In this posting I’ll talk about my experiences and final solution to what is usually a simple thing with a Windows Server box: installing Windows features.
If your Azure solution requires a Windows Feature, you might be tempted to set up a VHD and then upload to a VM Role. While this will work, for various reasons it’s not the optimal solution if a worker or web role can do the job. And, as is frequently the case these days, startup tasks can be used to handle this requirement quite nicely.
Initially, I experimented with techniques such as OCSetup and ServerManagerCmd. I used Remote Desktop to try out scripting these options before settling on PowerShell. OCSetup doesn’t give great feedback and has no option for querying status of existing features, and ServerManagerCmd is deprecated. I needed to learn a little bit about PowerShell, but as it’s the technology of the future I decided it was worth the effort.
I used a couple of excellent resources to learn what I needed to know:
The particular Windows Features that I needed to add are “Ink Support” and “Ink Handwriting Recognition”, where “Ink Support” requires a reboot and is a prerequisite for “Ink Handwriting Recognition”. Fortunately, the startup task that you can specify in your CSDEF file gets run every time a role instance boots (not only when the instance is created.)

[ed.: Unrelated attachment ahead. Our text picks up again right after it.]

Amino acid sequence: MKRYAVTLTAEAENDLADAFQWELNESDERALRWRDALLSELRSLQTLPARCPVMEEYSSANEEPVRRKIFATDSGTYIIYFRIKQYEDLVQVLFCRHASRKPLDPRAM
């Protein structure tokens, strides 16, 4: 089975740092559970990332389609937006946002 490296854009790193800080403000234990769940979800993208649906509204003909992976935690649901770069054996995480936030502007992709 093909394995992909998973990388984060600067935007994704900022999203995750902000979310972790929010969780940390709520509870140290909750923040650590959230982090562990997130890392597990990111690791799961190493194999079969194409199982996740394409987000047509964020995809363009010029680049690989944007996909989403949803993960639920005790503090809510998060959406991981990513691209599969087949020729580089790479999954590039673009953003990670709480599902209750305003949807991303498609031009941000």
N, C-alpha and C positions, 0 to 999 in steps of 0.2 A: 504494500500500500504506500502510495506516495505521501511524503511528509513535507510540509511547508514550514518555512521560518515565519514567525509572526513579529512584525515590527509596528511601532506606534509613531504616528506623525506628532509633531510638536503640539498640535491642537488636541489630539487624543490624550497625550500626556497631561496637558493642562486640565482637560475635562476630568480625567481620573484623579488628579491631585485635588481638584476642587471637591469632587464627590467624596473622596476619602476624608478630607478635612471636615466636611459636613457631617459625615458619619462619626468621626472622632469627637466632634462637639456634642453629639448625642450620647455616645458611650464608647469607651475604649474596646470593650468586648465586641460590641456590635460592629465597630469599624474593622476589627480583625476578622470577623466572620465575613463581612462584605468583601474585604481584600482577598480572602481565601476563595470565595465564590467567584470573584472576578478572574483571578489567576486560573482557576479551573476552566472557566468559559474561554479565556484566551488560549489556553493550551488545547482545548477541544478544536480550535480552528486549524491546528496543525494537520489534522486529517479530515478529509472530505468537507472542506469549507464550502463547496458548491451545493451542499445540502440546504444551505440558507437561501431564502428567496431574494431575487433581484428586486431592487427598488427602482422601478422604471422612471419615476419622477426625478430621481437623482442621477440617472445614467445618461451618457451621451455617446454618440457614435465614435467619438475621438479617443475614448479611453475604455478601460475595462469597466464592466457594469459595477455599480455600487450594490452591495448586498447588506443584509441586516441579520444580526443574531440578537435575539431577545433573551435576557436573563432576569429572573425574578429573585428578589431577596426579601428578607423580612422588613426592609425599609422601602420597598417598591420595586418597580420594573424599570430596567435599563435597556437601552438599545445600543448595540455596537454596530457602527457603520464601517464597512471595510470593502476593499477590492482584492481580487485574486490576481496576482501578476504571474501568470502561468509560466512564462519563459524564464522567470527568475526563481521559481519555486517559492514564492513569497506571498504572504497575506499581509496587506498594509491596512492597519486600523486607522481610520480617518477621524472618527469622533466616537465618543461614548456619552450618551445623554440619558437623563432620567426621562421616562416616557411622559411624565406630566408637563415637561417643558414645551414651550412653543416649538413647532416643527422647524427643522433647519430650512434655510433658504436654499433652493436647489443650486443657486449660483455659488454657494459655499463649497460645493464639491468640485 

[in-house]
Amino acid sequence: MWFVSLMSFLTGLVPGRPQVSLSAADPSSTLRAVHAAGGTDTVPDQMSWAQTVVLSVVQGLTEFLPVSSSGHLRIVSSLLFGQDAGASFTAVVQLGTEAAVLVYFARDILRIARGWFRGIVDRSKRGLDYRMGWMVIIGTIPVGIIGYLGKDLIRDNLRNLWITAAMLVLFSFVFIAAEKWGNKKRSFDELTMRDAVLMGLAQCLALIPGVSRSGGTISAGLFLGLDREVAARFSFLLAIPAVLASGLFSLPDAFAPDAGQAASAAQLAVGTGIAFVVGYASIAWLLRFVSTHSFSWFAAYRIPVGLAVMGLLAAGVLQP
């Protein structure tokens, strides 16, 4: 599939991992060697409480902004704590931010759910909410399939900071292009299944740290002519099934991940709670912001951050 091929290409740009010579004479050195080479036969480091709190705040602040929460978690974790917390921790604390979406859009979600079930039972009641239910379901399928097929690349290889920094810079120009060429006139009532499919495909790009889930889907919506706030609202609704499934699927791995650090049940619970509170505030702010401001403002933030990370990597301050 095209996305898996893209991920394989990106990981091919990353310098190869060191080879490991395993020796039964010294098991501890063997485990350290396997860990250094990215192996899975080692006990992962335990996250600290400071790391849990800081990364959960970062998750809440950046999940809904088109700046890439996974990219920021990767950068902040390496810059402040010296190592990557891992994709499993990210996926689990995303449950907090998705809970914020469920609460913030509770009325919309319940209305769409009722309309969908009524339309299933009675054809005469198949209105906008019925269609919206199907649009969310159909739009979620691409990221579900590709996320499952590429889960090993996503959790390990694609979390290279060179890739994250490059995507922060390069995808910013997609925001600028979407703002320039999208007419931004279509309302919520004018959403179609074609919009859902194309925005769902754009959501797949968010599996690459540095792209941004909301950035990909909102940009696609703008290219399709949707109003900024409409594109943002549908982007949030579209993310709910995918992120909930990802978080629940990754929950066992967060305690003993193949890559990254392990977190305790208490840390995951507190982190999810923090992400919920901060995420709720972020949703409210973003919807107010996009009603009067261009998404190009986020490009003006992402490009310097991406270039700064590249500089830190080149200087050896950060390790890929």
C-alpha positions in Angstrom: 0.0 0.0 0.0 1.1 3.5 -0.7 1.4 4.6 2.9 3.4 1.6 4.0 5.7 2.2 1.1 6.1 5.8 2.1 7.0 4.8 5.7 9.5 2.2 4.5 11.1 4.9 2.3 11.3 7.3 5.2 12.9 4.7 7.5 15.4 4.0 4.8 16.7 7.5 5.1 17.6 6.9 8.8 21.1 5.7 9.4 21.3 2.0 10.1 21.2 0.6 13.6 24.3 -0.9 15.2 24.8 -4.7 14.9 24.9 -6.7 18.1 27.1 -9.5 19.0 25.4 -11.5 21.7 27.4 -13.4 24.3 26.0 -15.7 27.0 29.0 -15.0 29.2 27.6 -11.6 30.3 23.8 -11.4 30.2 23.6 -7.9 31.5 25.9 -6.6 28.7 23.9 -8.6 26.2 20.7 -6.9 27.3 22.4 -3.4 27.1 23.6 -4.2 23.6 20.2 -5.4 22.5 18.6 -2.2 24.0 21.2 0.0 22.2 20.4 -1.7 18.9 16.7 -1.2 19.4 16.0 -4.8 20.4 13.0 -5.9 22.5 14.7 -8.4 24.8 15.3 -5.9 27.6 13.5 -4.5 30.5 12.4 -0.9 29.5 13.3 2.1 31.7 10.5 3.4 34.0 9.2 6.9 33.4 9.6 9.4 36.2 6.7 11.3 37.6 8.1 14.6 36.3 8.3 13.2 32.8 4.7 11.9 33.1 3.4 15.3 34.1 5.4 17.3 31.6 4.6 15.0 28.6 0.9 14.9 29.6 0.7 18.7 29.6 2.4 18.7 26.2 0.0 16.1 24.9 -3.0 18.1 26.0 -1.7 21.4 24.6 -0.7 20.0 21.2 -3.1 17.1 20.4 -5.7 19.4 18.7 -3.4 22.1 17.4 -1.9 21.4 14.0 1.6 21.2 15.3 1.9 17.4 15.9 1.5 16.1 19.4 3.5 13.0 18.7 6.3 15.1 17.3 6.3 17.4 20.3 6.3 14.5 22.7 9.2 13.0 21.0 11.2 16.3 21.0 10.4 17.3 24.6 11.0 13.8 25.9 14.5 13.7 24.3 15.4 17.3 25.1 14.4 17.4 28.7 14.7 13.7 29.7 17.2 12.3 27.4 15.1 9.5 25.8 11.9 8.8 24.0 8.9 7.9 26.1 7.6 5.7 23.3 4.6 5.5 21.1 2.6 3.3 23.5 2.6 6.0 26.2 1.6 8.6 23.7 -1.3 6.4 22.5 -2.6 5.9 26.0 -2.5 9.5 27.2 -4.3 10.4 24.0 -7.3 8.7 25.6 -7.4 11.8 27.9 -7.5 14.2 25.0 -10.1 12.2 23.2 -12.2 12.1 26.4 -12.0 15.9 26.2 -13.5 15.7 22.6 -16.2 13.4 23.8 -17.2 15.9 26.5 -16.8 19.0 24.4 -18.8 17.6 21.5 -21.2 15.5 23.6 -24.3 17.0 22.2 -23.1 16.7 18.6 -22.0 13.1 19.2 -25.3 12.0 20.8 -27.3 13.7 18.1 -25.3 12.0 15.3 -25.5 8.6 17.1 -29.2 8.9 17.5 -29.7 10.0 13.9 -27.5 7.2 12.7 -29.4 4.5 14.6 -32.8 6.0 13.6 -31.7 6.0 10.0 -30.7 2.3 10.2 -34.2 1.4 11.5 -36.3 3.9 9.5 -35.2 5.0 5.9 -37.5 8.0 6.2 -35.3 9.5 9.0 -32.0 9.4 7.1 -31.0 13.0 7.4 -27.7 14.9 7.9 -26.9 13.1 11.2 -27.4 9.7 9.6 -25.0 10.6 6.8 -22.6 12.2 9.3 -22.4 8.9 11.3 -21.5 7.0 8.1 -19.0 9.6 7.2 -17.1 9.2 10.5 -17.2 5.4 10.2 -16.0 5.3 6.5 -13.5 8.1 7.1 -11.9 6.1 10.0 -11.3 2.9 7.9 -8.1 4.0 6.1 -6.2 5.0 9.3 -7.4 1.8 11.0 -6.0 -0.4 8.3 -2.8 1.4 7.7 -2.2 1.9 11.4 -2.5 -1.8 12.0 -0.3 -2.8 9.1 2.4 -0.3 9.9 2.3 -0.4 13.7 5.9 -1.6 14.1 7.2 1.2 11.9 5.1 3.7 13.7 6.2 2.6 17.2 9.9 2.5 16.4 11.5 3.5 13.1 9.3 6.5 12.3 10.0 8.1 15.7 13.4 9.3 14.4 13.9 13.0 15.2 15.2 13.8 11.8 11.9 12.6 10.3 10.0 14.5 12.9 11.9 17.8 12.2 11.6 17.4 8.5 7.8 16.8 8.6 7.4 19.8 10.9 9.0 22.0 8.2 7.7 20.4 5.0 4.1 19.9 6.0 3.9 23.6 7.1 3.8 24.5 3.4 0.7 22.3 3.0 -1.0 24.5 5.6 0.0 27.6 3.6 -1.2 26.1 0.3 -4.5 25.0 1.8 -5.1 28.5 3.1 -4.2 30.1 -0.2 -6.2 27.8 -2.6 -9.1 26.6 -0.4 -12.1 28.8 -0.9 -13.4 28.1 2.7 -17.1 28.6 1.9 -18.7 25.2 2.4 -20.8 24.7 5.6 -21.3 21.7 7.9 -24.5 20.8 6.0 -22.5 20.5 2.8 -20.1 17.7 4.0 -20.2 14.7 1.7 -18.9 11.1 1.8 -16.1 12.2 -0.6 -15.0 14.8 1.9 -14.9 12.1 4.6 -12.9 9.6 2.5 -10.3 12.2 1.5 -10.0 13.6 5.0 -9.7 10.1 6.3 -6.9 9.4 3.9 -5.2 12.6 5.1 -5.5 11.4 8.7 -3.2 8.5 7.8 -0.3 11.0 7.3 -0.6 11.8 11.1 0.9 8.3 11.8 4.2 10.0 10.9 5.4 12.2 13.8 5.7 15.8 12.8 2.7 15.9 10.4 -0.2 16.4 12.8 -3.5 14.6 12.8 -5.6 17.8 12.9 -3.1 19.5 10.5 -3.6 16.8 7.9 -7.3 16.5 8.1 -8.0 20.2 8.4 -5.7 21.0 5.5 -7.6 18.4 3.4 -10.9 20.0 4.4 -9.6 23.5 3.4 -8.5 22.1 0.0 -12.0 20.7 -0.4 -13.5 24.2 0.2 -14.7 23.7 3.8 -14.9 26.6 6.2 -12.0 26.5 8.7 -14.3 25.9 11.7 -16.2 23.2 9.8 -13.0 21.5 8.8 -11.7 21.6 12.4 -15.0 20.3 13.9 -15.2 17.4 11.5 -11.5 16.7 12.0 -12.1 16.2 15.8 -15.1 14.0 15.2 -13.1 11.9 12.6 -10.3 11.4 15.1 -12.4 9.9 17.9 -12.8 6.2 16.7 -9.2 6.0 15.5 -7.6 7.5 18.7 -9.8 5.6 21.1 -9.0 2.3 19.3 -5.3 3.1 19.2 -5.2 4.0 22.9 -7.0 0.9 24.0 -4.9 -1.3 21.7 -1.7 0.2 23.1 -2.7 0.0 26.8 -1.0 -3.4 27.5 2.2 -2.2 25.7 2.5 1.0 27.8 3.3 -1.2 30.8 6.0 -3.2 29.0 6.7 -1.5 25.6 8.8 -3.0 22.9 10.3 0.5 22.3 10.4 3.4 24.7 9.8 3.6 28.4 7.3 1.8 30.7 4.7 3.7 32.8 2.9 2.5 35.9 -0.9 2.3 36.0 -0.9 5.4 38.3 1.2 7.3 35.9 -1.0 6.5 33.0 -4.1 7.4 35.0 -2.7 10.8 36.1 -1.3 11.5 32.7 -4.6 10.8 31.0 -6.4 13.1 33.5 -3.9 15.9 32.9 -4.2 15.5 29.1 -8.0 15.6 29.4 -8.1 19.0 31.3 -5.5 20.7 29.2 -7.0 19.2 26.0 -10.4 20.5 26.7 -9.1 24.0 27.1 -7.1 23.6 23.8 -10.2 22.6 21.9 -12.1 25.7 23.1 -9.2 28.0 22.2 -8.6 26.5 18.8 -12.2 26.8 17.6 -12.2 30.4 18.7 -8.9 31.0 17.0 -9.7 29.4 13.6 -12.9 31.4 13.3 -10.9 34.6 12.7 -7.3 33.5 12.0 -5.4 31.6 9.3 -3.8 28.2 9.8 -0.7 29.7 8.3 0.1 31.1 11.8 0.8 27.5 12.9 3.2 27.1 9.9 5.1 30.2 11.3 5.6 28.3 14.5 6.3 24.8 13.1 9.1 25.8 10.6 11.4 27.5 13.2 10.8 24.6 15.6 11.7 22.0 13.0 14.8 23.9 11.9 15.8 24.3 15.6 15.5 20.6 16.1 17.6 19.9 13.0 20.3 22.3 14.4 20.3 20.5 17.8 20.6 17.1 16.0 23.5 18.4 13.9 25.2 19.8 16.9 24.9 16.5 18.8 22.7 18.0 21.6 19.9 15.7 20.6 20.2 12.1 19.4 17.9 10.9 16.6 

Two scripts are needed in a PowerShell scenario, one CMD file and one PS1 file:
Just a few notes:
And finally, as mentioned before (but always important to remember), don’t create a command file in Visual Studio. Doing so inserts a couple of byte order chars at the front that prevent the command interpreter from being able to read it. Start your command file with notepad, add it to your project, then you can edit in VS.